I did something the other day that most people probably wouldn’t understand. I specifically went into the Christmas aisles at a our local big-box store to test myself. I wanted to see how I would react to seeing all of the Christmas stuff that is now arriving on shelves in force. I wanted to see how badly the vise would constrict around my heart this year as Thanksgiving and Christmas approach. Perhaps I wanted to begin preparing myself for the onslaught of reminders that “It’s the Most Wonderful Time of the Year” – or, at least, the implications that it should be. For some people, it’s not. You see, this time of year as Thanksgiving and Christmas approach is always a tricky time filled with potential landmines for a parent who has lost a child.

The vise doesn’t constrict as much as it once did, but I don’t think there’s any getting around the fact that it still does and probably always will. I find that I still have to concentrate on breathing the first time I see a Christmas display. I feel it like a jab right in the heart. I see people already posting online about being so excited that Christmas is coming, that they are already playing Christmas music, that Christmas is the best time of the year for them. For some people, it is. For others – for me – it’s not exactly the Hallmark/Norman Rockwell Christmas or Thanksgiving any more. I feel like it used to be that way, and I had so much fun planning the Thanksgiving menu and couldn’t wait for Christmas to arrive. Oh, the traditions, the food, the conspiring on what special present to buy, the music, the lights. I loved it all!! I could barely function that first Thanksgiving. That first Christmas was torture. The second wasn’t much better.

I have to admit I still feel like I trudge through part of it at times – not all, but part of it – because I don’t feel the unabashed wonder and enthusiasm that I used to. It’s hard to celebrate Thanksgiving or Christmas (or even most holidays) without acutely feeling Jason’s absence. What I try to do now is to focus on making Christmas special and meaningful in some way for those I love. But, it’s still a tricky time for me, and I sometimes really have to concentrate on focusing on the positives while being aware of the holes in my life and sidestepping the landmines that are inherent with the holiday territory.

As the Thanksgiving and Christmas seasons approach, I’d like to offer an early reminder. If you are a bereaved parent, I hope you will take time to be gentle with yourself. I hope those around you take time to be thoughtful, kind, generous, and gentle with you. You don’t have to do it all. Do what you can and let the rest go. Try to remove as much pressure on yourself as you can. You don’t have to do everything you used to do. You may want to keep some traditions and/or start some new ones. It’s okay. Do what feels right to you for your family and whatever you feel honors the child you lost.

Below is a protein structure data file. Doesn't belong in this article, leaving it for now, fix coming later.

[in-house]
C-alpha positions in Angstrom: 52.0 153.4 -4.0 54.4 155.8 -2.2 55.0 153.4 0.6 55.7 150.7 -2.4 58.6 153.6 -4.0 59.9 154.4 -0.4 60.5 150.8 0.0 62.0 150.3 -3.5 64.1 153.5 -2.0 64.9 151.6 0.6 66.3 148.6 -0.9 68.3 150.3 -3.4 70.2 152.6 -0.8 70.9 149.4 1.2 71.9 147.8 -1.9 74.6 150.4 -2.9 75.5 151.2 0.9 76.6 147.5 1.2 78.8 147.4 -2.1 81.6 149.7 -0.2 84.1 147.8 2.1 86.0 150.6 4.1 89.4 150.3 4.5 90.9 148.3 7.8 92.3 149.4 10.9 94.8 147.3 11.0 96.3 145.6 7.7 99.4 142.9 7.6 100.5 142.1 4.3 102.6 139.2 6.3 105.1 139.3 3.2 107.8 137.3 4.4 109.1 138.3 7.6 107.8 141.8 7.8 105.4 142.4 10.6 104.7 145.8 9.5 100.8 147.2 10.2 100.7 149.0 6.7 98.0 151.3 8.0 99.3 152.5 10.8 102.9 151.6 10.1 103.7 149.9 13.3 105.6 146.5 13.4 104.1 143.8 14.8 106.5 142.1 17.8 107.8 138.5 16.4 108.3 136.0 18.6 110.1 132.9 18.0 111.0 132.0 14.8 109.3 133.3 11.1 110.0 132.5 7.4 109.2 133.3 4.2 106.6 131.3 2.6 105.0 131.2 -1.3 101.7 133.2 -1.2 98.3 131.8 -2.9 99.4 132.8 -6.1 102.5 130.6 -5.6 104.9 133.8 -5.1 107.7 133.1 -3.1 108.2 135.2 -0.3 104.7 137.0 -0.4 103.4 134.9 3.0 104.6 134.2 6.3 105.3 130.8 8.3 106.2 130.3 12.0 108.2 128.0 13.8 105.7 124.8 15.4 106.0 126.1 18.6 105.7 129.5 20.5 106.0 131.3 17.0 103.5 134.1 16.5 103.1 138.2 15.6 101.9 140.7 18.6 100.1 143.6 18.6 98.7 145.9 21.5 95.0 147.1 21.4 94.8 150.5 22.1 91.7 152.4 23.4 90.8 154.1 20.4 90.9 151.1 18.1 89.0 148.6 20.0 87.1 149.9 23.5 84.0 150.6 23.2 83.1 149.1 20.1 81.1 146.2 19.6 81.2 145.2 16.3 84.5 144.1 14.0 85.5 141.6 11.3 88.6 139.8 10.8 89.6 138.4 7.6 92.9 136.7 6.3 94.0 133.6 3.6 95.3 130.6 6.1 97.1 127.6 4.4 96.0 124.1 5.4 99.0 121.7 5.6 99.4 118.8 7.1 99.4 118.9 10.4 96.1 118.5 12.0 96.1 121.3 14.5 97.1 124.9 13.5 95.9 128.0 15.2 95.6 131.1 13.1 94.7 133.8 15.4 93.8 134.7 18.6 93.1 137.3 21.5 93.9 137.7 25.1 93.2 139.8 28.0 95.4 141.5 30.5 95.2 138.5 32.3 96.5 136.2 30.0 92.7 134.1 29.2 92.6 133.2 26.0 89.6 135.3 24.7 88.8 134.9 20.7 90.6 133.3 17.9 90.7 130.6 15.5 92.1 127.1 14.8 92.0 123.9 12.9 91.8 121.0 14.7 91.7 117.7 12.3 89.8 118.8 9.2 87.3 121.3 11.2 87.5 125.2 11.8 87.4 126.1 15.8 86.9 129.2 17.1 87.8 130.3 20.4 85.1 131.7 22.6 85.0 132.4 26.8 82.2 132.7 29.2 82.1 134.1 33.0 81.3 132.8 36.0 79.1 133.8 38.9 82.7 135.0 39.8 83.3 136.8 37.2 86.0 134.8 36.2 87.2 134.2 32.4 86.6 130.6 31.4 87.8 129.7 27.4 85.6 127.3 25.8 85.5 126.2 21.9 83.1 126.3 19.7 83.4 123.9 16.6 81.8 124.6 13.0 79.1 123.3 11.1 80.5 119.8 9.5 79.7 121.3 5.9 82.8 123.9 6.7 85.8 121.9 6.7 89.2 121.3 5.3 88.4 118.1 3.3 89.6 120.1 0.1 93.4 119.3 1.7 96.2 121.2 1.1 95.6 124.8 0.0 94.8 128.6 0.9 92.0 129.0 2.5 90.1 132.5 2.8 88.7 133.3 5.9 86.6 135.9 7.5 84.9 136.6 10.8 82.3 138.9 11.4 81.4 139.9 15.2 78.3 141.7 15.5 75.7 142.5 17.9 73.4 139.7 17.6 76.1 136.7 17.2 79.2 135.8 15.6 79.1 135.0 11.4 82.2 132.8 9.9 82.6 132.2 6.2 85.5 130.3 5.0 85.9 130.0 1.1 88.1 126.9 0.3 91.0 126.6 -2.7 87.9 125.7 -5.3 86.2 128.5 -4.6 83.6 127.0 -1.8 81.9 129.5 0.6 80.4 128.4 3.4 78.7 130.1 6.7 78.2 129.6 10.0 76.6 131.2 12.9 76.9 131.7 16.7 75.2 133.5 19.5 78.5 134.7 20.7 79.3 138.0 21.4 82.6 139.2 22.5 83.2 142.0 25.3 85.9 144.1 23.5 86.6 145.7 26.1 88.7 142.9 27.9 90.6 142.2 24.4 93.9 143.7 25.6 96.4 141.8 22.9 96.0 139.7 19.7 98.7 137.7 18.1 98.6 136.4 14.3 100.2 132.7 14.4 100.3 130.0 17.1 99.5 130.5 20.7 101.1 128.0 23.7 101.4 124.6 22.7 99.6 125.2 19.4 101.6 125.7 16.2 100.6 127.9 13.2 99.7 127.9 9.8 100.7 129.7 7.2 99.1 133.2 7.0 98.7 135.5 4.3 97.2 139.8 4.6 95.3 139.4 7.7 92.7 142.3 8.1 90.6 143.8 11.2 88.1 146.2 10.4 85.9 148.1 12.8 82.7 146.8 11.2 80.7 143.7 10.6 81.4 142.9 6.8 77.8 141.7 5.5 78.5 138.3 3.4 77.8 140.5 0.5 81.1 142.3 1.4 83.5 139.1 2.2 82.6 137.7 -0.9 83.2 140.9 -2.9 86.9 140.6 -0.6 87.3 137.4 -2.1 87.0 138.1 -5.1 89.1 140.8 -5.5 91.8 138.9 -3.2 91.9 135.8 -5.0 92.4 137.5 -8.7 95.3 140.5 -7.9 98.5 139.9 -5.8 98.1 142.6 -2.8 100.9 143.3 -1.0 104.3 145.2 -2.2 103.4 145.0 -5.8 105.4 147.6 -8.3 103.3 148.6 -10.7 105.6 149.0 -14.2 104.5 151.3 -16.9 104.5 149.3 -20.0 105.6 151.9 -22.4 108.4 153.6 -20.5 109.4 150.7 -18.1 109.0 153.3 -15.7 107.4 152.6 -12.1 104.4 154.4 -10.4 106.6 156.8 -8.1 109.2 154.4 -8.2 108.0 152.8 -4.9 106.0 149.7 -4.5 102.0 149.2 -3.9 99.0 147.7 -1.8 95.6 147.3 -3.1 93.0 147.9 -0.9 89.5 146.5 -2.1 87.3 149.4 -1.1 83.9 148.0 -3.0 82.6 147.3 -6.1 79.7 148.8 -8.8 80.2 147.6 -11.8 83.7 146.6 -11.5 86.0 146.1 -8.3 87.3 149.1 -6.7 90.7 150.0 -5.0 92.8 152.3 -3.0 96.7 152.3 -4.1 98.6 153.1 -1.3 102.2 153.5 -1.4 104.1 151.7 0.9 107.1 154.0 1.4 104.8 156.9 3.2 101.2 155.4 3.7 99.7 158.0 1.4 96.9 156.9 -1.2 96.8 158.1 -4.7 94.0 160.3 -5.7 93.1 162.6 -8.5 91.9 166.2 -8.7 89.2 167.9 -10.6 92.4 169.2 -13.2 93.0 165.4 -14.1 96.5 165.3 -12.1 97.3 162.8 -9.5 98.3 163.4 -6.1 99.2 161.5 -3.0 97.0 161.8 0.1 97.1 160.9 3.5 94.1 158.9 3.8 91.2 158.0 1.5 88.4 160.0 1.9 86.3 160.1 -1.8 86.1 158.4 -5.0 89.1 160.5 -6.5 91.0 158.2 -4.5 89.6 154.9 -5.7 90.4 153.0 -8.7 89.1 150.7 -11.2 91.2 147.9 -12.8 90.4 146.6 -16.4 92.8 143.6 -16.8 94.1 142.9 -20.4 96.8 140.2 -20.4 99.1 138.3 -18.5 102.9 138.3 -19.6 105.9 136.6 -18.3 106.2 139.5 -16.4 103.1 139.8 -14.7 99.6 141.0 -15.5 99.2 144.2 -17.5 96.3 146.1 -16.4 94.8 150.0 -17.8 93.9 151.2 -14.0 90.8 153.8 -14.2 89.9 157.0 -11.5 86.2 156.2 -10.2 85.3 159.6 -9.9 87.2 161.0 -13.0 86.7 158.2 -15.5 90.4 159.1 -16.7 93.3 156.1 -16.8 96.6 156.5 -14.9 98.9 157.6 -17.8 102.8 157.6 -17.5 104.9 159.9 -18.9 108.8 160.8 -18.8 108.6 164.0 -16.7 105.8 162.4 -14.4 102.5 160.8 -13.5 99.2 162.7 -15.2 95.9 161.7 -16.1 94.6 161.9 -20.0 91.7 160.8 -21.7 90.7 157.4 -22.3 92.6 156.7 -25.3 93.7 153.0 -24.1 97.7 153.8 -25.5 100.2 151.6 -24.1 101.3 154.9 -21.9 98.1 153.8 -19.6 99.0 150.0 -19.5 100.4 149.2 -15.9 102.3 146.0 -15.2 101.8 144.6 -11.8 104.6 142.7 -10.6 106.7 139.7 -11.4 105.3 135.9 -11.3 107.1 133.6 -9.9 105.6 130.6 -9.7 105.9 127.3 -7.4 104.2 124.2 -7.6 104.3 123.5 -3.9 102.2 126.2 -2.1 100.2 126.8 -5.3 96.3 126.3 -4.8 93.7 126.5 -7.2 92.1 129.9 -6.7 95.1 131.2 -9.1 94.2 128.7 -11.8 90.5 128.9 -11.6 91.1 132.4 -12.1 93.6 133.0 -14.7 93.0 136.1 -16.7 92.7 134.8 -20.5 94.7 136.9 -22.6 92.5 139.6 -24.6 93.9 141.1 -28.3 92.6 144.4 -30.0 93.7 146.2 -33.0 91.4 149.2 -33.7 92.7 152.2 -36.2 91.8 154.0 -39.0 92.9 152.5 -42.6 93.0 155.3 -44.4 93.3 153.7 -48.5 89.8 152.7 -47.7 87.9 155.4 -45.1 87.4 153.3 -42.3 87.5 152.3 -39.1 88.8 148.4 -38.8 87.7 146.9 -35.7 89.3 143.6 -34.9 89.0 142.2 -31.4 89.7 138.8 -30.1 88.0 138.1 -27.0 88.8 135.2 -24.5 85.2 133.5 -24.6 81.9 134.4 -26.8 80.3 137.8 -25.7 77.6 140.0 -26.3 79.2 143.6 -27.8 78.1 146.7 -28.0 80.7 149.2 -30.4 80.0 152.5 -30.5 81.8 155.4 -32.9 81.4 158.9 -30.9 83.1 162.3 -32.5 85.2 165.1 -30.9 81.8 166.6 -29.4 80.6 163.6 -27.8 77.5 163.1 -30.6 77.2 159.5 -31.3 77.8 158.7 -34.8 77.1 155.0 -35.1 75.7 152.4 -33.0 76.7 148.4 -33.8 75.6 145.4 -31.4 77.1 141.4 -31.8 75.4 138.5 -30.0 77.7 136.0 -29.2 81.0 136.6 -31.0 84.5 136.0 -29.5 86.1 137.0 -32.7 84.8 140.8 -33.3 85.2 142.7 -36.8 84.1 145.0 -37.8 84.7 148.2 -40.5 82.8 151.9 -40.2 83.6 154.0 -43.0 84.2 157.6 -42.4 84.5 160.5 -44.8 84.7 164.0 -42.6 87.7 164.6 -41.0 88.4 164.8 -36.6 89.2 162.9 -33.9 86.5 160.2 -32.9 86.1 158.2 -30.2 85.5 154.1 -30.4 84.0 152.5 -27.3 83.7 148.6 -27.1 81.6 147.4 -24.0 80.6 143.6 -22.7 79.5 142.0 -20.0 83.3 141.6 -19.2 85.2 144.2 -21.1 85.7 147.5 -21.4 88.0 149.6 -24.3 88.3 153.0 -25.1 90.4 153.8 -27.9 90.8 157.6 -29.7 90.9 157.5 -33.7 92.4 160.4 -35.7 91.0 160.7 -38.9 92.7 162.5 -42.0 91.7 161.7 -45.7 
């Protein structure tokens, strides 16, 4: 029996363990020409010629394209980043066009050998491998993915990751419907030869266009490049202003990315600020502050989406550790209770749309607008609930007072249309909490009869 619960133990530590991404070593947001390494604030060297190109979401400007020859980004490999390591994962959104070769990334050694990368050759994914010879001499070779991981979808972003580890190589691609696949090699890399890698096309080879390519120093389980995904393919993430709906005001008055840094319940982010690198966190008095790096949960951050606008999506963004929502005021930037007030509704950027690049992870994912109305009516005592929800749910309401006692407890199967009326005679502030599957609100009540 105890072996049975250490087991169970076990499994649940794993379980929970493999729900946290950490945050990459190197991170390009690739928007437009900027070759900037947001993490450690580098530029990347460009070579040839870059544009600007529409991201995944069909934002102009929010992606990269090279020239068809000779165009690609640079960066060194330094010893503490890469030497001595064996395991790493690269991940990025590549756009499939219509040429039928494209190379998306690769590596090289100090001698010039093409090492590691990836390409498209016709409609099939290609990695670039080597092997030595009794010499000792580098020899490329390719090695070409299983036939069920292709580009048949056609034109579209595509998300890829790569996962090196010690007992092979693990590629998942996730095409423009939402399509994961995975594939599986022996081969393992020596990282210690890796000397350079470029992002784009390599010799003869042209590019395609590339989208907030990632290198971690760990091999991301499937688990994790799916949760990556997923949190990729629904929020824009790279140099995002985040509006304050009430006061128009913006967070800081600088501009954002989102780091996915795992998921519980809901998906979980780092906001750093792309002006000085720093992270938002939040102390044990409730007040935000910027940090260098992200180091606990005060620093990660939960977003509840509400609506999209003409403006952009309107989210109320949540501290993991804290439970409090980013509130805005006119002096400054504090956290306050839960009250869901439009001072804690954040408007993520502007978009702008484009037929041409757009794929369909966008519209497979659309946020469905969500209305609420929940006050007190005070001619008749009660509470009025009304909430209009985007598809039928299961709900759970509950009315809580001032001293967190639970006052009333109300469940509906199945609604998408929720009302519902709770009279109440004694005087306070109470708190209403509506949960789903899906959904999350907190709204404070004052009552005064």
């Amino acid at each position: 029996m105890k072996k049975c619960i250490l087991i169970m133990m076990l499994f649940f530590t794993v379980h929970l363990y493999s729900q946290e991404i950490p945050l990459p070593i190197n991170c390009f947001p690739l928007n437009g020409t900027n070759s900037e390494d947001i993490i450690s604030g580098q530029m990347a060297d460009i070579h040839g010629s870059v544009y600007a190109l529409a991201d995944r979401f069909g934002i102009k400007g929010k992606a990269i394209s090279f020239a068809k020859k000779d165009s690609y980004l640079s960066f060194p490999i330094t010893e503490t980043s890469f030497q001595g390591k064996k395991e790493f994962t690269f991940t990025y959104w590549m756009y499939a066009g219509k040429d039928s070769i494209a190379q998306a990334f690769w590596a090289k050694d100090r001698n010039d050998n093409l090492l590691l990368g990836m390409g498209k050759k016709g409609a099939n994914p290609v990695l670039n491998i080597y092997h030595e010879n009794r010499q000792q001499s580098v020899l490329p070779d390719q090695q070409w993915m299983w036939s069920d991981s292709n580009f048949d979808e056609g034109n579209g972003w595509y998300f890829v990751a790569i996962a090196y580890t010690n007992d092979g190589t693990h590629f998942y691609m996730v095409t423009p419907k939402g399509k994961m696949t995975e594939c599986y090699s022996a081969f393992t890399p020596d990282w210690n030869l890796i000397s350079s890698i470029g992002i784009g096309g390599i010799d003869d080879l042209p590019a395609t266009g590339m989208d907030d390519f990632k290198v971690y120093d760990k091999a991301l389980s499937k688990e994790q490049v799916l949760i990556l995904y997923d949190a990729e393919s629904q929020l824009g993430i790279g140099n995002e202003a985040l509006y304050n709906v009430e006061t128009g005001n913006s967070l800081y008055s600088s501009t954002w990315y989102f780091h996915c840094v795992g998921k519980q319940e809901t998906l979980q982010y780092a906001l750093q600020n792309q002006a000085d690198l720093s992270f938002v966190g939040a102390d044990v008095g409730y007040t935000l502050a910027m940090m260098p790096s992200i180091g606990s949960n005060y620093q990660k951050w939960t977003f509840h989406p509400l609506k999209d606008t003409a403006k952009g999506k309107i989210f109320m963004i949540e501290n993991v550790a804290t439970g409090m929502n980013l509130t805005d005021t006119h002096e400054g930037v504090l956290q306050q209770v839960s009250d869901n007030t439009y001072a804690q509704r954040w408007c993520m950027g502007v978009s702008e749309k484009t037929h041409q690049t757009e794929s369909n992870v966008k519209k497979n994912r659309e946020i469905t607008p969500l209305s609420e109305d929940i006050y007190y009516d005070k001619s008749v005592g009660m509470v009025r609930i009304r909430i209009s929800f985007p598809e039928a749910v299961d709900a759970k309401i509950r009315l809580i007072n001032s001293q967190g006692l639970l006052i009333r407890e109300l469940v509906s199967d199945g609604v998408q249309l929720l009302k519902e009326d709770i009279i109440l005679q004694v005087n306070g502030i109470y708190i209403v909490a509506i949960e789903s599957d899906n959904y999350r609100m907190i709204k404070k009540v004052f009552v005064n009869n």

For those who know a bereaved parent, perhaps you could start thinking now about how to do something kind and thoughtful for that parent that may take a bit of sting out of the season. You can’t “make it better,” but you CAN do something. Perhaps you could send a note, telling of a special memory you have of their child. A parent never gets tired of hearing that his/her child is not forgotten or hearing a story that brings a memory to life. Perhaps you could include the bereaved family or a sibling in something. They may say no, so don’t take it personally. But they may need something to look forward to and say yes. It’s easy to get caught up in the hustle and bustle, assuming everyone else captures the same joy at Christmas, and forgetting that there are those who really struggle with loss and its aftermath during this time of year. It’s easy to assume that everyone else is enjoying the holiday season as much as you are. Even after eleven years, I still struggle with the approaching holidays and still feel at times that I’m on the outside looking in at everyone else’s joy and enthusiasm. It’s not that I don’t enjoy the holidays. It’s just that they aren’t quite the same for me any more.

I’ve written before about Christmases after Jason died: A Bereaved Parent’s Christmas; My Christmas Wish for Bereaved Parents; Christmas Day; Christmas Season – Not the “Same as Always” This Year; Caution! Rough Sea Ahead!. Here is an entry from my journal dated 12/25/2003:

It’s Christmas Day. It’s sort of been a mixed bag. I have had such a hard time getting anything done to get ready for Christmas. Doing things to get ready for Christmas meant that I had to focus on another holiday without Jason. How can we celebrate when Jason is gone? I have been trying so hard to figure out how to keep Christmas special for the rest of us without it seeming wrong to celebrate when Jason isn’t here to celebrate with us. It’s just not easy. When I went into stores to look for presents, my heart just felt like it was being crushed or squeezed by a vise. I couldn’t breathe. I would feel panic-y and have to leave before I got anything. It’s so hard to do the things we used to do. It’s just not the same.